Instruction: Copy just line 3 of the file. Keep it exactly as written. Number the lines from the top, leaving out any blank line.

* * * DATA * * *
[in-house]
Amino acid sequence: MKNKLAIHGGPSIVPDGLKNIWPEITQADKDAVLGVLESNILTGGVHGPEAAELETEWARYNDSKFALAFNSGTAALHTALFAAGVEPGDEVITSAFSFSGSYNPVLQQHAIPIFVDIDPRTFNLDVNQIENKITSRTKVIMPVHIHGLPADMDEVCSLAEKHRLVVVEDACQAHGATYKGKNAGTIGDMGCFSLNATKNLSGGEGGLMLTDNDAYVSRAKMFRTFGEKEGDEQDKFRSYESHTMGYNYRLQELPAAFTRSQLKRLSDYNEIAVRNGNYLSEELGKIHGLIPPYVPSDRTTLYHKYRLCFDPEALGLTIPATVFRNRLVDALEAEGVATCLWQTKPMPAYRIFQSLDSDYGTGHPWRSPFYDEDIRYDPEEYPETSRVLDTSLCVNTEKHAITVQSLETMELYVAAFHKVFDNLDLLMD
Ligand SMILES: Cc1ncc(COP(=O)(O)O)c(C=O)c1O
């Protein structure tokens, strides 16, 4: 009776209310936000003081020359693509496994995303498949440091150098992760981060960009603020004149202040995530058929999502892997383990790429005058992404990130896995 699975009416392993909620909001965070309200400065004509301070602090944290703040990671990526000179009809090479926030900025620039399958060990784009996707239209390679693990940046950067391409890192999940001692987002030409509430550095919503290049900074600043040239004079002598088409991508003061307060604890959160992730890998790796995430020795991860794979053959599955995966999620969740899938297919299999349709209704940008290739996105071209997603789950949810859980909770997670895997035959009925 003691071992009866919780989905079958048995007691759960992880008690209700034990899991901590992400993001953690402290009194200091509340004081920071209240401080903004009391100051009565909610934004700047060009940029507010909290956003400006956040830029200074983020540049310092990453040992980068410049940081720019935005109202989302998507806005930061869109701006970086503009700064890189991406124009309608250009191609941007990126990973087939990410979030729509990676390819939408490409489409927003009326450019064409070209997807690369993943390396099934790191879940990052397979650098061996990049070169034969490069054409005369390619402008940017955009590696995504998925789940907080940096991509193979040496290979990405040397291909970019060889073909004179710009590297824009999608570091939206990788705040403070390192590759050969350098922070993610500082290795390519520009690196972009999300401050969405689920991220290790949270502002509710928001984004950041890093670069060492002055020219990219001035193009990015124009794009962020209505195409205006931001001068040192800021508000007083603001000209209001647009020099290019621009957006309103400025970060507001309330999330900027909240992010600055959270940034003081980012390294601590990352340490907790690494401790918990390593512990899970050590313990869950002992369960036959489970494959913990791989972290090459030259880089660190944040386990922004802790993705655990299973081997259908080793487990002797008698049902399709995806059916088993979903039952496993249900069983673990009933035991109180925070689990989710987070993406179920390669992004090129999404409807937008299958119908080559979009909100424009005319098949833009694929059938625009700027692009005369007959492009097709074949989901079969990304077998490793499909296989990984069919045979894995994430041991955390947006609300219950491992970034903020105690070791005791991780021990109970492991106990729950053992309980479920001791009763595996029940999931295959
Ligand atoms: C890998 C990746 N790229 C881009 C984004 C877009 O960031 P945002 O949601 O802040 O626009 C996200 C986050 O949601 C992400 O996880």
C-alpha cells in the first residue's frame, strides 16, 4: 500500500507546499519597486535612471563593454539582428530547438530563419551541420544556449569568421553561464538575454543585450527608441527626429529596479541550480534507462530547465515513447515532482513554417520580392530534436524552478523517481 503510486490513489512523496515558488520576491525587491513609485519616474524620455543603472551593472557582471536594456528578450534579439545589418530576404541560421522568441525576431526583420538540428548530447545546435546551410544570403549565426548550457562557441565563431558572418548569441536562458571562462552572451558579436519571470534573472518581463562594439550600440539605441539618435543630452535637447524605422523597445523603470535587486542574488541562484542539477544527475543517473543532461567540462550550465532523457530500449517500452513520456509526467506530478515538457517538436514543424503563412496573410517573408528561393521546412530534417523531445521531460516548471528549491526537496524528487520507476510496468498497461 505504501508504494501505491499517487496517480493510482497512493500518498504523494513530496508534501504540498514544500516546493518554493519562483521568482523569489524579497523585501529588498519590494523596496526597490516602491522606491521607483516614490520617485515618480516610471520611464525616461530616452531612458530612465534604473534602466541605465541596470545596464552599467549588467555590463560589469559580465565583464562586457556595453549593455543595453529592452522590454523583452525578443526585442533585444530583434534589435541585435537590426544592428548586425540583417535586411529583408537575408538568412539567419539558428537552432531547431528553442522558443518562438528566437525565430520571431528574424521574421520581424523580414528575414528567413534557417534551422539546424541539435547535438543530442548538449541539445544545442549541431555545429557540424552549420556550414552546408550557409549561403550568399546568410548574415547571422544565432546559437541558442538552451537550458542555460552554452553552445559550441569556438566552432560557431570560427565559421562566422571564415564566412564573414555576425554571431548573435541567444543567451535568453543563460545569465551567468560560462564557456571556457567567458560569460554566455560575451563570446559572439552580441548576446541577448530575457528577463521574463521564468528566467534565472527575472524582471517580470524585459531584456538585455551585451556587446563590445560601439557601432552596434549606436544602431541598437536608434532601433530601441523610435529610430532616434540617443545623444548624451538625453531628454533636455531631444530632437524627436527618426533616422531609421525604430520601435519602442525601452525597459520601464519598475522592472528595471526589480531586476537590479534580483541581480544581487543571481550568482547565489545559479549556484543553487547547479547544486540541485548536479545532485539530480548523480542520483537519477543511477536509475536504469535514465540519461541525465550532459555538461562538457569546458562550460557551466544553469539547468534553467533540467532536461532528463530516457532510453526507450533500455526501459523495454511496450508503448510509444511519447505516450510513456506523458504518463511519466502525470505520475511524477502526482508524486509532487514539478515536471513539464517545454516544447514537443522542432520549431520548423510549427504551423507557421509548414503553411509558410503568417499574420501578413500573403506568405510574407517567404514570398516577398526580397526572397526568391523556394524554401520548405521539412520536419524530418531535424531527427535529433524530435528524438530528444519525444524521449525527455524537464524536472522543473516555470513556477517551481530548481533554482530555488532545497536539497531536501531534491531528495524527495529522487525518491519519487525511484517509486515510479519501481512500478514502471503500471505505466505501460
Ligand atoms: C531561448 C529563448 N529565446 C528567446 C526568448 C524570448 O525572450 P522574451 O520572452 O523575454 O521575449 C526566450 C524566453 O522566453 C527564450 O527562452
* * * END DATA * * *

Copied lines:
Ligand SMILES: Cc1ncc(COP(=O)(O)O)c(C=O)c1O